Creating a Strong Name

Simply put, a strong name is information placed into an assembly at compile time that provides name uniqueness, version compatibility, and binary integrity to the shared assembly. It does this by placing a public-key token (called the originator) and a digital signature in the assembly, along with the assembly's identity information (assembly name, version number, and culture or locale information). This information is then used by the EE at binding time to make sure that the correct assembly is loaded and that the assembly has not been altered since it was compiled.[1] In the desktop Framework this verification actually occurs when the assembly is placed in the GAC, instead of at binding or load time.

[1] The verification processed is performed by using the digitial signature that is embedded in the assembly.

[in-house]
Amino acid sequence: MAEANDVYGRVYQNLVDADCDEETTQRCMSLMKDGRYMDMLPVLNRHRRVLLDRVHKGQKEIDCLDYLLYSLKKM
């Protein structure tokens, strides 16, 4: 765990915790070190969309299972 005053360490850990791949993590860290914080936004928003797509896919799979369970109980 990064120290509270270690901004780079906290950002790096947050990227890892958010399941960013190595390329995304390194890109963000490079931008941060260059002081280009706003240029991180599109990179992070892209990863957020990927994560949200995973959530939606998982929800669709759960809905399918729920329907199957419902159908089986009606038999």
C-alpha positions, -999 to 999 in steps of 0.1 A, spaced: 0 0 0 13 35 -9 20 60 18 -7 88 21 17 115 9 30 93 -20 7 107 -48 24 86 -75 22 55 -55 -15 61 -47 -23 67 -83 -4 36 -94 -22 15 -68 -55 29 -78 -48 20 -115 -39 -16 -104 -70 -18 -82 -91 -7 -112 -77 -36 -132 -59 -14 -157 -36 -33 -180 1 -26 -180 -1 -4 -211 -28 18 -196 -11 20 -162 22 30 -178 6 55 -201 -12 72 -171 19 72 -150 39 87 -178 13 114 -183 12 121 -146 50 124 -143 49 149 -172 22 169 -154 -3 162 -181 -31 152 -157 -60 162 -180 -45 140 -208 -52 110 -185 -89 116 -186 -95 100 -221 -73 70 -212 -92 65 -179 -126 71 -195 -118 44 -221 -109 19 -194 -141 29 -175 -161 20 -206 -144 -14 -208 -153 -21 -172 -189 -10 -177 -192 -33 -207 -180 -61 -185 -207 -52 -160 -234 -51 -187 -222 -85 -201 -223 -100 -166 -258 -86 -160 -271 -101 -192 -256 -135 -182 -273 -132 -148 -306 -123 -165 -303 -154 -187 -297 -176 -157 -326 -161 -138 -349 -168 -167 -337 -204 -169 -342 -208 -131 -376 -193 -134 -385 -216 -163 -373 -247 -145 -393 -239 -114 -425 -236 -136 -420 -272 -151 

Because referencing an assembly that has a strong name implies that you want to derive the benefits of strong names, assemblies that use them can reference only other strong-named assemblies. In other words, if you create a class library assembly that relies on code in another assembly, that other assembly must also have a strong name. For this reason, it is a best practice to create strong names for assemblies that contain base-level or common functionality and may be used from a variety of other assemblies. For example, the assemblies that comprise the Compact Framework have strong names that allow them to be referenced from any other assembly, including those with strong names.